Despite putting a lot of effort into fighting against White People in the name of anti-racism, silly SJW’s forgot one crucial, undeniable fact about White People. White People can’t dance.
That’s not true. There are plenty of white musicians who made great dance music. Listening to True, though, makes you take that statement seriously. It has nothing to do with the so-called ‘country’ influence. In fact, Avicii fails to understand that genre, too. Is that cultural appropriation?
True doesn’t combine Country/Folk and EDM. In order to do that, Avicii would need an understanding of these genres, and to find a common ground between them. It can be hard with these genres, which are almost opposite. The difficulty is not an excuse for the lack of imagination.
“Wake Me Up” is a mash-up of acoustic guitars, typical serious lyrics about profound positive truths and a melodic drop, just in case Skrillex is too much for you. Most of the tracks are the same – the Adele-aping “Addicted to You” and “Hey Brother”.
As pop songs, they’re not too bad. Listening to them after people stopped blasting them from their phones, they’re actually pretty good. Avicii isn’t the songs’ strength, though. Whenever Avicii steps up to provide a melodic breakdown, he seems to be trying to combine beautiful melodies with the energy of Dada Life.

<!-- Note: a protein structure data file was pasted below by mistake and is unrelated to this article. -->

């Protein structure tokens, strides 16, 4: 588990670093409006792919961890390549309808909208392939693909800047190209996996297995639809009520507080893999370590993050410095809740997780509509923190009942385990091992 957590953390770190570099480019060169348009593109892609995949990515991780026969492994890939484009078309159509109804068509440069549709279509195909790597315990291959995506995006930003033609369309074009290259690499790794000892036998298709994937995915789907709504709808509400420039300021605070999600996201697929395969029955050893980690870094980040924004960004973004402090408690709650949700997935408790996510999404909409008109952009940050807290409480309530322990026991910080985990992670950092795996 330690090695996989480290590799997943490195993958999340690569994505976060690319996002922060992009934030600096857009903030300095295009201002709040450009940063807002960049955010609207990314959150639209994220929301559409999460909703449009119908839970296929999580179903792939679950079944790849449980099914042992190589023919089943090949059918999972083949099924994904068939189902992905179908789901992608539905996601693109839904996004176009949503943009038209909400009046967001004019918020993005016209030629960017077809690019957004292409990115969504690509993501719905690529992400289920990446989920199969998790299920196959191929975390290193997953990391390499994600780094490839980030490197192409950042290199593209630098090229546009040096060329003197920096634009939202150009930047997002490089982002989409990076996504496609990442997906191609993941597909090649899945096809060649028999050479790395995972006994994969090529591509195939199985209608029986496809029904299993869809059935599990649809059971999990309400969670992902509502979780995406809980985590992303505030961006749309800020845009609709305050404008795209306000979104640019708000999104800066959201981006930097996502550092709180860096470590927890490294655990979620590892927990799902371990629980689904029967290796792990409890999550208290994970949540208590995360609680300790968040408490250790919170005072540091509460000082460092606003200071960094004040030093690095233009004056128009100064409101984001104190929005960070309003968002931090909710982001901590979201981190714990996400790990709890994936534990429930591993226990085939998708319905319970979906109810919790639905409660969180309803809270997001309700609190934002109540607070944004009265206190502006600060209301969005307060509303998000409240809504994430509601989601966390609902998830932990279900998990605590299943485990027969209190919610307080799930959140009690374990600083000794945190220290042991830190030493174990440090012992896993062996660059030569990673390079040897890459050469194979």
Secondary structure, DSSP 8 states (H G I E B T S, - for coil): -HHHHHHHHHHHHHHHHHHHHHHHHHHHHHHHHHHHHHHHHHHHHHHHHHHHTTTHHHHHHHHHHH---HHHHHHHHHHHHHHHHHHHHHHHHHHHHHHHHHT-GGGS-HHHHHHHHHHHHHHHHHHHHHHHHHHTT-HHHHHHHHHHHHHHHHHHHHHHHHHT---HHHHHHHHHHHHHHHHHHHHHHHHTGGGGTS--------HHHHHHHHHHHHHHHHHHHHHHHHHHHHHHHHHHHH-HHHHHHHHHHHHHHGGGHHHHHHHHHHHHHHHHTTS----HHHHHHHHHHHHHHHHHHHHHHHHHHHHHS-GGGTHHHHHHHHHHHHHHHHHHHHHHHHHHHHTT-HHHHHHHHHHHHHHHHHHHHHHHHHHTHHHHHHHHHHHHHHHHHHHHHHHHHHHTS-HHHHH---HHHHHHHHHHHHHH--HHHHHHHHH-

This doesn’t work. Dada Life get their energy from their aggressive, buzzing sound. Melody can accompny rhythm, but it can’t take its place. That’s the problem with Avicii. He thinks melody can lead a dance song, and that sticking an acoustic guitar makes your song country. It’s like a worse version of Anrew Huang’s 26 Genre Song.
It gets worse whenever Avicii doesn’t pretend to experiment. “Dear Boy” is stretched to seven minutes in an attempt to make us thing it’s progressive house. “You Make Me” is nonsense. “Hope There’s Someone” is a useless cover that also thinks there’s room for such seriousness at parties. At least, when attempting ‘Country’ Avicii had enough spark to attempt making a catchy melody. It was false experimentation, but Avicii believed he was stepping into something original. The more ordinary pop songs are Music For People Who Don’t Like Dance Music.
Only two songs here rise above everything, and oddly enough they come from the two styles. “Shame On Me” finally finds a bridge between Bluegrass and EDM, has the best melody on the album and a talk box. “Lay Me Down” is just a great pop song, and the only thing here that has a bassline.
Avicii became one of the most popular DJ’s because he delivers dance music that contains little of what makes it work, yet has all the apperance. There is a future for him, if he’s willing to give up making EDM and settle for Pop music. He does have a better touch with melody than other famous producers, but this isn’t the genre he should working in.
2 brothers out of 5